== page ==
What Should I Do? Blog

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    Free Range Chickens

    Raising Your Own Chickens

    The basics of having backyard chickens
    by Tom Page

    Tuesday, December 14, 2010, 3:02 PM


    A major theme of this site is improving resiliency and preparing for a different future than we may be used to at present. One good way that is receiving growing interest is keeping your own chickens for eggs or meat. In this brief article, I will show that raising chickens is fun, easy, and provides many benefits, regardless of the need to prepare for the potential risks of Peak Oil or economic downturns.

    There are many great resources on chickens already out there, with more detailed information than can be contained in this article. I’ll just highlight the basics here and share some of my personal experiences that have been successful.

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    Dealing With a Reluctant Partner

    How to lessen the divide when you're not on the same page
    by Becca Martenson

    Friday, December 17, 2010, 4:13 PM

    Is your partner not “on board” with the ideas in The Crash Course?  Here are the do’s and don'ts of speaking with your reluctant partner.

    In early 2002, the stock market was tanking and Chris watched our savings drop along with it.  Ignoring the platitudes of our financial advisor to "wait it out because the stock market always goes back up," he began an intensely focused (dare I say obsessive?) study of the economy.  What he learned made him both angry and afraid. He ranted about the state of debt levels, the fragility of fiat currencies, and the inequities of the banking system – and I barely listened:  “Uh huh.  Really?  Gosh, that’s too bad.  Can you pass me a diaper, please?”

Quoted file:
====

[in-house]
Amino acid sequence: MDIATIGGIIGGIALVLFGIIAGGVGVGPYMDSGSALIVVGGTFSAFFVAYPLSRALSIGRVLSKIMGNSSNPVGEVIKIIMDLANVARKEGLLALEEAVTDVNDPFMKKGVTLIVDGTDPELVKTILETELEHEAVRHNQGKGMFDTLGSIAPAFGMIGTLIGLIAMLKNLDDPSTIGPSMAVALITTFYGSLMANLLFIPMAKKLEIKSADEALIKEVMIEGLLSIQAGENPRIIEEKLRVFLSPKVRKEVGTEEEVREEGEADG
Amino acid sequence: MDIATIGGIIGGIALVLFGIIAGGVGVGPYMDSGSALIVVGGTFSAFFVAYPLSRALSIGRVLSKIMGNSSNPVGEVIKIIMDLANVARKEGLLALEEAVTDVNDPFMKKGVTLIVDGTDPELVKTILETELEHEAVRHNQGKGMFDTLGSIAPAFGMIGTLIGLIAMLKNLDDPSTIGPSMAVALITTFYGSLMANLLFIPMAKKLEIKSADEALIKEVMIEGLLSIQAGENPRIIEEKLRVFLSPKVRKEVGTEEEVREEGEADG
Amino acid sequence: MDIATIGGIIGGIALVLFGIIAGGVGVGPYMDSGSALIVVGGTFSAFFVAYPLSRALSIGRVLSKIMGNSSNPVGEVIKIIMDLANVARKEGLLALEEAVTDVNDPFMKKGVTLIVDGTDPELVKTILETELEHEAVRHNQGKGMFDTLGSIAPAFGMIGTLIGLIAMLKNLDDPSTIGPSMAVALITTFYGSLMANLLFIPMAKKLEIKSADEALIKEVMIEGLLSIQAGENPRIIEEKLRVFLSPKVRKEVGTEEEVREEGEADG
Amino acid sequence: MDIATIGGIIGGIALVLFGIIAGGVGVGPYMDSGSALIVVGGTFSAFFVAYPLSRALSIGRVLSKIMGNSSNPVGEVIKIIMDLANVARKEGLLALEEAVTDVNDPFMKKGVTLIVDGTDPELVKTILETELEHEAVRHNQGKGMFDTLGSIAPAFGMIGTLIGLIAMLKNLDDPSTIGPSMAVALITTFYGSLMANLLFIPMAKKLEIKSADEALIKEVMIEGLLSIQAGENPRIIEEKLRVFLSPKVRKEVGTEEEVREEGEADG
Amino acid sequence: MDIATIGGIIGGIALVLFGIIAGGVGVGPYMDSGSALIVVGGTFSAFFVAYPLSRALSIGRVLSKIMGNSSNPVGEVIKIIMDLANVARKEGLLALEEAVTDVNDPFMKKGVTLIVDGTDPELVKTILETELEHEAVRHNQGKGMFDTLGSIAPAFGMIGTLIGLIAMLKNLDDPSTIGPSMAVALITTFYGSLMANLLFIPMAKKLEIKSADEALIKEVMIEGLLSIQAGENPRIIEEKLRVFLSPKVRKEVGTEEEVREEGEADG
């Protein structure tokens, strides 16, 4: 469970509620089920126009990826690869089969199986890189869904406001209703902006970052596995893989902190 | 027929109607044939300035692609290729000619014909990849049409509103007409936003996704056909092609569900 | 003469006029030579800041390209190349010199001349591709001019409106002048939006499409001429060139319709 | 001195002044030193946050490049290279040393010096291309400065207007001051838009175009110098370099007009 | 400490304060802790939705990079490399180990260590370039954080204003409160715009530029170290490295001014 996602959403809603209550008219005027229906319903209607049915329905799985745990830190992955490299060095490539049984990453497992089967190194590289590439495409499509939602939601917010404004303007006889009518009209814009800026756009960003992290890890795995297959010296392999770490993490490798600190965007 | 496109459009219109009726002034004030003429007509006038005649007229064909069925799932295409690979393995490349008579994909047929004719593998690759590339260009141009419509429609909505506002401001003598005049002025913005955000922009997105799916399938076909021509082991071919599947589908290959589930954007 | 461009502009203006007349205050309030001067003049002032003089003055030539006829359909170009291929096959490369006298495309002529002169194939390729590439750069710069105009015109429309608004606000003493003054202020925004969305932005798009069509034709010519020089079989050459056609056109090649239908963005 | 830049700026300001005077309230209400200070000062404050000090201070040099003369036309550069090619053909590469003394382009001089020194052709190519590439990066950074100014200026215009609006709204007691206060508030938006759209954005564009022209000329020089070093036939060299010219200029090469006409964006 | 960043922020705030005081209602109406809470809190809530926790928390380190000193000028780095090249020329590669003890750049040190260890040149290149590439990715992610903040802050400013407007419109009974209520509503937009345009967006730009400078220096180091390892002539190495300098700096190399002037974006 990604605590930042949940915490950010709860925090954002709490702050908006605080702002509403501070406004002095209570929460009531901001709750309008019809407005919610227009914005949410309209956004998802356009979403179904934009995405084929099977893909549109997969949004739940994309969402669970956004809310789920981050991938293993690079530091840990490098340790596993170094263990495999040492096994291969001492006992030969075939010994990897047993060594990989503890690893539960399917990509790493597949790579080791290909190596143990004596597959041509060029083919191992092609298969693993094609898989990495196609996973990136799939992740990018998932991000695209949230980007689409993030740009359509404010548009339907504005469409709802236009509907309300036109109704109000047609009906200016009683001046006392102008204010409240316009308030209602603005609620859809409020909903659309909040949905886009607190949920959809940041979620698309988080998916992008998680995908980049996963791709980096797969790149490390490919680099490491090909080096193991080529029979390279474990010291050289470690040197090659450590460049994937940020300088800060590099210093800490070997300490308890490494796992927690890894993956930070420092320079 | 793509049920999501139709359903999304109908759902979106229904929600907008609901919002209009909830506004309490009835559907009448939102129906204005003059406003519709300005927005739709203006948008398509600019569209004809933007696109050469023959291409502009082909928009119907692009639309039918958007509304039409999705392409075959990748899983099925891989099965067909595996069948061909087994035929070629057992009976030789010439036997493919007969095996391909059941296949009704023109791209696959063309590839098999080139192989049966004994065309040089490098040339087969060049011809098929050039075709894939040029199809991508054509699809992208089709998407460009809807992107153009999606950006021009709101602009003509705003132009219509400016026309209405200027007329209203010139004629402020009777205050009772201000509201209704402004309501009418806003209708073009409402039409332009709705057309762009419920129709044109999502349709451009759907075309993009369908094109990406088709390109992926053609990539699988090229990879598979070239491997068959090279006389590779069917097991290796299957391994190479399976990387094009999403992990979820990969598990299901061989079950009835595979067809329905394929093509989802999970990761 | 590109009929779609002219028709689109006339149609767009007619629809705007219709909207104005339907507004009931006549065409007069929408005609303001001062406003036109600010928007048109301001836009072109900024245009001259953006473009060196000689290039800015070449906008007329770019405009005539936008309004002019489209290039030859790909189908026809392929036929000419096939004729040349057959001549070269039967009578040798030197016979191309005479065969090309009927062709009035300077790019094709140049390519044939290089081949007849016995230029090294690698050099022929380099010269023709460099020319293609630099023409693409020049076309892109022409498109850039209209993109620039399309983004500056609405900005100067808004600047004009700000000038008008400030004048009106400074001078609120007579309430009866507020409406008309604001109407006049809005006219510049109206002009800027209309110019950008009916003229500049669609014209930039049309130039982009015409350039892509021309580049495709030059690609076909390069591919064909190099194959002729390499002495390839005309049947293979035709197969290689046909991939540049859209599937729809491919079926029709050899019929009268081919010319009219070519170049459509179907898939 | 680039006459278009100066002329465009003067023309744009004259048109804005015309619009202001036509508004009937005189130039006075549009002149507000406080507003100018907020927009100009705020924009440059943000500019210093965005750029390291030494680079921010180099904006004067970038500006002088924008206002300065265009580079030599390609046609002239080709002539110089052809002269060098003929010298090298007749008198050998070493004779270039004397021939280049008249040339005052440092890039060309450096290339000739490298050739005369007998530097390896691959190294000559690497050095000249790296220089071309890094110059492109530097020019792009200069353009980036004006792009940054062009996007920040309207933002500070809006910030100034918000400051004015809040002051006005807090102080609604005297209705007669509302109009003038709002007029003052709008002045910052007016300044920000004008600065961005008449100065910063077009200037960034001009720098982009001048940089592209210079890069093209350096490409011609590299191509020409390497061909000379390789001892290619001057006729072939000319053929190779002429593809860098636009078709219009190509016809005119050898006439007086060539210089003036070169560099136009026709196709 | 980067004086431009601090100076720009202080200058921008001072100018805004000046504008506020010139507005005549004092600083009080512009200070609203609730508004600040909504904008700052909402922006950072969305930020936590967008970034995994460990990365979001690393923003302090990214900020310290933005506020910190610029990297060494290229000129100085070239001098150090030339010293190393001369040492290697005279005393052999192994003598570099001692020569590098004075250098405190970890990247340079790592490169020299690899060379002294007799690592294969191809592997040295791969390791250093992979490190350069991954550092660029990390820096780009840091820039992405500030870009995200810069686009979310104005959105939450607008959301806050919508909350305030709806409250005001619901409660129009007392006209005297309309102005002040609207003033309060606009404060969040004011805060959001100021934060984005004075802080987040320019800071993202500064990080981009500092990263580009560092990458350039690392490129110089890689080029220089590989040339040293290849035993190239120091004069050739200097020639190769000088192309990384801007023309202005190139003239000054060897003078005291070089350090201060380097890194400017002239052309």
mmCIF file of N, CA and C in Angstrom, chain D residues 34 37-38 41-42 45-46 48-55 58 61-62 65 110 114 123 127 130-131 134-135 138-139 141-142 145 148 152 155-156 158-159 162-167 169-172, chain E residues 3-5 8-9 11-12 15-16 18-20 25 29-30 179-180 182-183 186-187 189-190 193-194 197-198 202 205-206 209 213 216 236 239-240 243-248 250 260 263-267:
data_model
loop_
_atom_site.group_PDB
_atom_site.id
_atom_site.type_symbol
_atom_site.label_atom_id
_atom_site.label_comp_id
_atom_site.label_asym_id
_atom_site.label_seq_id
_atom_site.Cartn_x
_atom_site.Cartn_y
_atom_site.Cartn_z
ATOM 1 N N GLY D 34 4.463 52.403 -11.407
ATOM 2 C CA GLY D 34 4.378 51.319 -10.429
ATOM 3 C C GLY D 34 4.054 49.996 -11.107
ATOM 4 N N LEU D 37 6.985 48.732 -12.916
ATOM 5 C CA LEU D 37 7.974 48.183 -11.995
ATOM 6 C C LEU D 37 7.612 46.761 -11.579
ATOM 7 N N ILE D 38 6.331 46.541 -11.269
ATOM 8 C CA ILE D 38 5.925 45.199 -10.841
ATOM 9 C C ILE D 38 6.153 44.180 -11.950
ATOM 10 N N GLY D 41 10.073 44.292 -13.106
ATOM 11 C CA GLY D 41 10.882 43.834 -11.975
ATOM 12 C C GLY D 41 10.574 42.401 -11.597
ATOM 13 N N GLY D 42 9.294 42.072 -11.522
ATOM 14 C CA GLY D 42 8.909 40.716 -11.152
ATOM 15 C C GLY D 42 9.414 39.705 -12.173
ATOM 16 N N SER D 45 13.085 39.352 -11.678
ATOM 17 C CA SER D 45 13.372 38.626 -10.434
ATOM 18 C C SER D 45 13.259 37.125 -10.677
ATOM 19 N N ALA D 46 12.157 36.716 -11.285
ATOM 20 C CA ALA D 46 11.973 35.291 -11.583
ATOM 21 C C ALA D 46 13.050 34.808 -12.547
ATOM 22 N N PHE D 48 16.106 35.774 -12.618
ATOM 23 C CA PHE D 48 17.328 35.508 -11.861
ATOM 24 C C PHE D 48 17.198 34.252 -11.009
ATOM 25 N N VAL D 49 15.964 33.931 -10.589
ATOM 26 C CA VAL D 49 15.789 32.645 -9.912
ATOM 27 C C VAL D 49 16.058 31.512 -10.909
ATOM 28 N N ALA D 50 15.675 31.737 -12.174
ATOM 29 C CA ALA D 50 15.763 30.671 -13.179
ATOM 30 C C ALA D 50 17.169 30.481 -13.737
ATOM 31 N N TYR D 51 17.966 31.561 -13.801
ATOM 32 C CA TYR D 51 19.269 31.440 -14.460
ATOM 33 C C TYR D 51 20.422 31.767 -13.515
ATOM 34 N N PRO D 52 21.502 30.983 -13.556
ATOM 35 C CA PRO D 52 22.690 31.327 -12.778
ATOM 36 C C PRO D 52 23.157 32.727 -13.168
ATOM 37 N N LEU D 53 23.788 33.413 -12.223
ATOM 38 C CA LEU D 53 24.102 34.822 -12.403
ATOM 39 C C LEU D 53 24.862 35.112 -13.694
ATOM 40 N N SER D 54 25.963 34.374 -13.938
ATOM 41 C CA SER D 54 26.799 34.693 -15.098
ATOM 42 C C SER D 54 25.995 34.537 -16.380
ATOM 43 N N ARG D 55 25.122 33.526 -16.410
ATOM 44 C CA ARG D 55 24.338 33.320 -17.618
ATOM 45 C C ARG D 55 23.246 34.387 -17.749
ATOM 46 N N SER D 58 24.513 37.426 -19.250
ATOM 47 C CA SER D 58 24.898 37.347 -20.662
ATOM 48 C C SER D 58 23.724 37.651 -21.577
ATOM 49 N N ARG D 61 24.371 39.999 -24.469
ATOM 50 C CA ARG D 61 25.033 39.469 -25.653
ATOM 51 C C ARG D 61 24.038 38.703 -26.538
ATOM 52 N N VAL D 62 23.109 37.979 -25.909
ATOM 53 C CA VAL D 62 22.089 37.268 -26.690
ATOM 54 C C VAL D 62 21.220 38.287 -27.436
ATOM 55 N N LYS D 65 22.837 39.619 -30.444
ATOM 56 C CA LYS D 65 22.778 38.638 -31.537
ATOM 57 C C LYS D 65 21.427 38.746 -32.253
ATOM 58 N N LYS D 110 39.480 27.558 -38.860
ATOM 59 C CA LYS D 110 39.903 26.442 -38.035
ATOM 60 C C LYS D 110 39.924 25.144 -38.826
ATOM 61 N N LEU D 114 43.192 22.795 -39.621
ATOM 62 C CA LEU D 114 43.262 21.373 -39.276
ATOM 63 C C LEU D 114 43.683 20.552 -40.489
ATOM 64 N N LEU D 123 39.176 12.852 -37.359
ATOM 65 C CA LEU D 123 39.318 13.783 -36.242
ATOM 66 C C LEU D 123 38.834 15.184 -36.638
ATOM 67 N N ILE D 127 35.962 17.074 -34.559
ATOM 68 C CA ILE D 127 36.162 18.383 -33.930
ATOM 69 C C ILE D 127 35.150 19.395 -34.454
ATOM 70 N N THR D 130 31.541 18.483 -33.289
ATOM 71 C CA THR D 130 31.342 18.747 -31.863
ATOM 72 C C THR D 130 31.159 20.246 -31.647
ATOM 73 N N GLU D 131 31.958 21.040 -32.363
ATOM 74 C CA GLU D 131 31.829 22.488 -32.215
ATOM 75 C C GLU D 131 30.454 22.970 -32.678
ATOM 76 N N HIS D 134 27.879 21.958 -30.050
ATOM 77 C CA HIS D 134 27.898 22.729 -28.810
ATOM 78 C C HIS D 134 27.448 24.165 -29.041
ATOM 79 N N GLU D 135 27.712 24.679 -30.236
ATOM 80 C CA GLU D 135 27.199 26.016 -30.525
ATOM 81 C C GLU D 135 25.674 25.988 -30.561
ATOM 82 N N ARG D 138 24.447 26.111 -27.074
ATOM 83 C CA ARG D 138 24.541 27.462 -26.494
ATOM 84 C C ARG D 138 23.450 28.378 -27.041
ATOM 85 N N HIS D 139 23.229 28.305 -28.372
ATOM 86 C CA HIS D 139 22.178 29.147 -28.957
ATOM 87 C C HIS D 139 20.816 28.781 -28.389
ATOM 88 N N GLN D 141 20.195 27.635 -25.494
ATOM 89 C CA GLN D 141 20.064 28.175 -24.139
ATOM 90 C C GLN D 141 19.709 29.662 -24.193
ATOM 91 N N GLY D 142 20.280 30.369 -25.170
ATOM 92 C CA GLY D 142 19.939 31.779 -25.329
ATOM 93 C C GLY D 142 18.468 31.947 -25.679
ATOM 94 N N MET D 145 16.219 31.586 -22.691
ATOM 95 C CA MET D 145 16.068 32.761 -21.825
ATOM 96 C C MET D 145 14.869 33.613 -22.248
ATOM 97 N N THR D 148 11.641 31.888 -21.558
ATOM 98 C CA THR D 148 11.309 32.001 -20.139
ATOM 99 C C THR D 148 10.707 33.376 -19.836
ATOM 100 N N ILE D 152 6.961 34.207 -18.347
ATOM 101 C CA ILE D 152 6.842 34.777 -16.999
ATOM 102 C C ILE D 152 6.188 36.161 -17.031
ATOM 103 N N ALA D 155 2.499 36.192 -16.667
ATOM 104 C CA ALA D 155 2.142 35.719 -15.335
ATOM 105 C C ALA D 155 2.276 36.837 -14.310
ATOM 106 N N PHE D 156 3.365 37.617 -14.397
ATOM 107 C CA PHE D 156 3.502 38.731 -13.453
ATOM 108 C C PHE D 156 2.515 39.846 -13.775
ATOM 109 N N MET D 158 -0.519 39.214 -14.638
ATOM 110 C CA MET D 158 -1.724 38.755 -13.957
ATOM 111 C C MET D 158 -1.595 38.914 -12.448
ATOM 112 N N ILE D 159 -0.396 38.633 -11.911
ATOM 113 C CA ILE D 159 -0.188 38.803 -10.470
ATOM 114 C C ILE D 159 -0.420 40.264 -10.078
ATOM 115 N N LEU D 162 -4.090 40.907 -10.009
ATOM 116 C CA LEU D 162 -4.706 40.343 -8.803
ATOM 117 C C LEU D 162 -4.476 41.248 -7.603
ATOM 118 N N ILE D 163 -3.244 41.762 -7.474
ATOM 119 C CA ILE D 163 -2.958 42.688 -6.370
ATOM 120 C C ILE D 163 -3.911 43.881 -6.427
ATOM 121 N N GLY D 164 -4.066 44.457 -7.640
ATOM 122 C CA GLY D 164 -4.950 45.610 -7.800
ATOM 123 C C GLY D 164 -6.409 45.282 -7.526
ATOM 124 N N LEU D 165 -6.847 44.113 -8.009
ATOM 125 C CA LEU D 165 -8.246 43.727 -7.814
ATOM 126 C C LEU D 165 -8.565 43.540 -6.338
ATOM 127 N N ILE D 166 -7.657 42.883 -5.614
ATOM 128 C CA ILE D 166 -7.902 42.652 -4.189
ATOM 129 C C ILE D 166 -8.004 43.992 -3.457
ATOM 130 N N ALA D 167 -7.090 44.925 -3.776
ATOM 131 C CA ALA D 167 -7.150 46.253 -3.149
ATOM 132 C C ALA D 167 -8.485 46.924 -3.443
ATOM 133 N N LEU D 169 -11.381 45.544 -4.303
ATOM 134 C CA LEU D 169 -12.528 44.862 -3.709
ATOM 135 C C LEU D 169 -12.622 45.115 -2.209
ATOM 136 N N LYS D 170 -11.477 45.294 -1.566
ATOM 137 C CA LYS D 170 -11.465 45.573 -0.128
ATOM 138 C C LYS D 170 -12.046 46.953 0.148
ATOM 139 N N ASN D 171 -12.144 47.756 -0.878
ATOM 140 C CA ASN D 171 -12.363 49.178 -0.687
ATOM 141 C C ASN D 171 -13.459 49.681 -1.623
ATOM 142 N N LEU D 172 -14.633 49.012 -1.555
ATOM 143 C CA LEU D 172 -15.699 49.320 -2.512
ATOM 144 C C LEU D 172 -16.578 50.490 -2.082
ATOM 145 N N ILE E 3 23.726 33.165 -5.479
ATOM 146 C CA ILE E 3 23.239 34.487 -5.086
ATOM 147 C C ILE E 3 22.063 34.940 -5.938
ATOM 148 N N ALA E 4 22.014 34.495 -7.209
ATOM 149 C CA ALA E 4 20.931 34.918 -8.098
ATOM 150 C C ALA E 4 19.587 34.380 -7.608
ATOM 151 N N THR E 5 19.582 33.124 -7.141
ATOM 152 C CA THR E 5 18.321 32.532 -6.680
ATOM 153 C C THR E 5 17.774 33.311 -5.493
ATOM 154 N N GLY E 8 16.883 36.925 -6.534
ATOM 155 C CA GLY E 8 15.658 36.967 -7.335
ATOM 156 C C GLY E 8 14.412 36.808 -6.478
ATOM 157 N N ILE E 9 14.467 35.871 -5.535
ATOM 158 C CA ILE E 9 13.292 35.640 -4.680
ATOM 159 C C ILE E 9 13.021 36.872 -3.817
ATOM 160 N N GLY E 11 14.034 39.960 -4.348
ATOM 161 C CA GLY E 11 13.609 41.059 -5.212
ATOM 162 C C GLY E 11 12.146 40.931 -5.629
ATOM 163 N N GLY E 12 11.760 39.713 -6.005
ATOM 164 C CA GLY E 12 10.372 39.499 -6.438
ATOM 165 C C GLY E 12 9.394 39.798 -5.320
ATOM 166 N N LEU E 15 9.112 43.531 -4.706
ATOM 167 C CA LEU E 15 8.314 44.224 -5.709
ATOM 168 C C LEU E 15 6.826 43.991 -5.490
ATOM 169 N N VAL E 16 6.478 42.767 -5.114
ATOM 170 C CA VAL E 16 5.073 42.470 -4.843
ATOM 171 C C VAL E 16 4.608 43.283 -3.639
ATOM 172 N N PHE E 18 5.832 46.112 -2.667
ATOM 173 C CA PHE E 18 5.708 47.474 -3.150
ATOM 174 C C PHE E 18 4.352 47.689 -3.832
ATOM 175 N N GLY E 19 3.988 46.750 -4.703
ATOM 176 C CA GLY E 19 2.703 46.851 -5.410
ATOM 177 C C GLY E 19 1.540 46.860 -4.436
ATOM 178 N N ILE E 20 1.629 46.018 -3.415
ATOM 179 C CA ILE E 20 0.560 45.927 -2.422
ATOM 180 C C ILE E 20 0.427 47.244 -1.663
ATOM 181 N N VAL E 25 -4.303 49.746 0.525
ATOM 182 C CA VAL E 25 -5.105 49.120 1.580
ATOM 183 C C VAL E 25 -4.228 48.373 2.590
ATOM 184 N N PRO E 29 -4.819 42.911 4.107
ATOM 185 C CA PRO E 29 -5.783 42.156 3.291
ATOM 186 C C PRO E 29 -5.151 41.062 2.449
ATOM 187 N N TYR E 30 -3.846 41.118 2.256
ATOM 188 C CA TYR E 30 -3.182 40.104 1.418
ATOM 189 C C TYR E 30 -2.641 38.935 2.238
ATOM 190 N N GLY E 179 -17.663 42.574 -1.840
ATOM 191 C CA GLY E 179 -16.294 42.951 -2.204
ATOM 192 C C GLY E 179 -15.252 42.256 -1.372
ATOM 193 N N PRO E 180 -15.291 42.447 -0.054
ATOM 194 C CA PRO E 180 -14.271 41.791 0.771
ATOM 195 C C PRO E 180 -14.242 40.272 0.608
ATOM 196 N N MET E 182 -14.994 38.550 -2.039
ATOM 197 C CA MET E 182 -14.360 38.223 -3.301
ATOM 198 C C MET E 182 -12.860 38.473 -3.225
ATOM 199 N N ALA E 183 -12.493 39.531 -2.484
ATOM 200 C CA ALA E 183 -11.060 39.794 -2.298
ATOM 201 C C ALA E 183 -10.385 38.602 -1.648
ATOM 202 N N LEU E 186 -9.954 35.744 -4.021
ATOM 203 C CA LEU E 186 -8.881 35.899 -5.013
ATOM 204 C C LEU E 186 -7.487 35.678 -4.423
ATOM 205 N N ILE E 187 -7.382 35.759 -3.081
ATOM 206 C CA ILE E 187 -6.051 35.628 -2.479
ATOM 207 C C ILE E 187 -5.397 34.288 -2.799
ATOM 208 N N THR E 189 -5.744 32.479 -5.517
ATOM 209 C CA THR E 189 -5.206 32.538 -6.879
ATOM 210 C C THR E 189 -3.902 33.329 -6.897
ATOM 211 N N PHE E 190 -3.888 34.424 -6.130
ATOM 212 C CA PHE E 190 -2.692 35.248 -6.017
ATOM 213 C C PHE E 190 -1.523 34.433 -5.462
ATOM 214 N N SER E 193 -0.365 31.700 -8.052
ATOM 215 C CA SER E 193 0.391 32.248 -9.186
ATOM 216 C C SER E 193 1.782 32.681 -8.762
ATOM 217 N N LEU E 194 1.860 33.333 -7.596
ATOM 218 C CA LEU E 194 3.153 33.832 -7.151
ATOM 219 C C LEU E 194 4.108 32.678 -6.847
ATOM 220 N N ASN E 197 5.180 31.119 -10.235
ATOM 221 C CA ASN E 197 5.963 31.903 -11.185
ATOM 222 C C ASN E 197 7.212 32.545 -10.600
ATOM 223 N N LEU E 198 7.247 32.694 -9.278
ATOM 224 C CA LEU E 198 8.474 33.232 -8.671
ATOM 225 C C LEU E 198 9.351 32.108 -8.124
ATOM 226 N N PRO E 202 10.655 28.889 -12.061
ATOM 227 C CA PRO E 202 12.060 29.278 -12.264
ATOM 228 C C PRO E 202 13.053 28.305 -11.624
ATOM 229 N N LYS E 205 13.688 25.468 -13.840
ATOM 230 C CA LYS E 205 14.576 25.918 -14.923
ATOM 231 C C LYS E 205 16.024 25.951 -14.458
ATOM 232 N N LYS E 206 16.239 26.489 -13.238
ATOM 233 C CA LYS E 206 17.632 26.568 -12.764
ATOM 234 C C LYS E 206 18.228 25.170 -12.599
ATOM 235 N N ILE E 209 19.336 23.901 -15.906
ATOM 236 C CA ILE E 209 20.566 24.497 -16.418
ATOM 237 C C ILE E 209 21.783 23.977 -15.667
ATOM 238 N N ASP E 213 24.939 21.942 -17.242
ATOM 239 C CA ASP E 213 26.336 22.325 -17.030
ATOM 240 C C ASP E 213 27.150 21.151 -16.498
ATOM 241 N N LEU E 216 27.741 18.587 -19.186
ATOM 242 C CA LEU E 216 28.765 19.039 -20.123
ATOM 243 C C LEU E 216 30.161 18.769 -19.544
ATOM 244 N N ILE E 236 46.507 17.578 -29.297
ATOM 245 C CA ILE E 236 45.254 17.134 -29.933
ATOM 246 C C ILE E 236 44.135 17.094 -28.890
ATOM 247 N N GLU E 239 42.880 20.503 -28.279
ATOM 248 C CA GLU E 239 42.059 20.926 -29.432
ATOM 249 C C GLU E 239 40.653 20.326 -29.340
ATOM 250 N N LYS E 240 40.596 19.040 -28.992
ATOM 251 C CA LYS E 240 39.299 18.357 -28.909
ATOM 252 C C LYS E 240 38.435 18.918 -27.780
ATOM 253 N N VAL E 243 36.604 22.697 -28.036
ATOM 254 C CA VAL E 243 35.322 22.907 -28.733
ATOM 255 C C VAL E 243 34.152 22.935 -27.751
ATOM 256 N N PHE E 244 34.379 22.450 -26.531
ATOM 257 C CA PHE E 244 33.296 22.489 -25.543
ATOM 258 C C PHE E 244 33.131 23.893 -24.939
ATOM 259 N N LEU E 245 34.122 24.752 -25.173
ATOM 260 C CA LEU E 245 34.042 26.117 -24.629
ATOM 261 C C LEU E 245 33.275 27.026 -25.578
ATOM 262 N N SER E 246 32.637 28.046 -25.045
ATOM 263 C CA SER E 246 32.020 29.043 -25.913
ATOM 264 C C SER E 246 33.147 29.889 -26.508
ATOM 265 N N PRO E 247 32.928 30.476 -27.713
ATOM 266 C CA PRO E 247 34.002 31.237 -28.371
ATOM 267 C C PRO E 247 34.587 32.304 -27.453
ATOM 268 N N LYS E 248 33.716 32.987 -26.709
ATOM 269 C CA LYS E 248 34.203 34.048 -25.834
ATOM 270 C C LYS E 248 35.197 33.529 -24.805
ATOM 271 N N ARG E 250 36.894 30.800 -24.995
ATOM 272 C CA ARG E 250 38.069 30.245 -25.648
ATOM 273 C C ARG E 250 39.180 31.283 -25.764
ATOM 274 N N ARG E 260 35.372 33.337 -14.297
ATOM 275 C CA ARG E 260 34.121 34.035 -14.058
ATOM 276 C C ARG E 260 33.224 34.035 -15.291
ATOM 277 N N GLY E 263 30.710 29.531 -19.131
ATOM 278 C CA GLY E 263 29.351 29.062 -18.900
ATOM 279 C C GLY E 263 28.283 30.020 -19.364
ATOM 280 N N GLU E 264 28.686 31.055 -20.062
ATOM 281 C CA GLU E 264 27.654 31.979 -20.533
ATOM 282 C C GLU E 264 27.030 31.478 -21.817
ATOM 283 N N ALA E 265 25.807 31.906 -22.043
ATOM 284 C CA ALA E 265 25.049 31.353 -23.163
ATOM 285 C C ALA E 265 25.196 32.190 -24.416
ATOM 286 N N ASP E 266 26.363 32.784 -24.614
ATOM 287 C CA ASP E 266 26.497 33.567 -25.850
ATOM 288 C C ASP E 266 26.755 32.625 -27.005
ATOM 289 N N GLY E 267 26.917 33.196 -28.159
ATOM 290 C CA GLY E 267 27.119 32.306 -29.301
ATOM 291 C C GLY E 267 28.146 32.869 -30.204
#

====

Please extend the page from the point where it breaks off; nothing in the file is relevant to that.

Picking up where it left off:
The movie “The Matrix” had just come out, providing perfect metaphors that made him sound pretty darn crazy to me:  He talked about having taken the red pill, and that he didn’t want to be a battery for the machine anymore.  I figured this was some kind of mid-life crisis in the works.  It was an emotional squall; I just had to wait it out, and Chris would be back to his usual self in a few months.  But the squall didn’t pass – instead, it picked up energy and became a real storm.  The harder the storm raged, the more I shut down to what Chris was trying to tell me.  He was growing increasingly distrustful of the system and fearful about the impact on his family, but I couldn’t open up and listen to what he was saying at all.  No one else I knew was talking about this stuff.  What was the matter with my husband?


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    Making the Urban-to-Rural Transition

    by joemanc

    Sunday, December 26, 2010, 10:51 PM


    My transition began in the fall of 2008 during the financial crisis. I had watched the Crash Course earlier in the summer, and as the crisis unfolded, I began to take the initial steps, or Step Zero, as has been mentioned on the site before.

    How I Got Here

    In 2008, I was living in a condo in a city of about 50,000. I began to wonder whether living in a condo was the way to go, or to find a house and/or land. I knew the housing market was horrible and that it would get worse. Ultimately, I decided my best bet was to buy a house with land in a small town. The key was getting to that point.

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    Prepping on a Shoestring

    by Amanda Witman

    Tuesday, December 28, 2010, 5:01 PM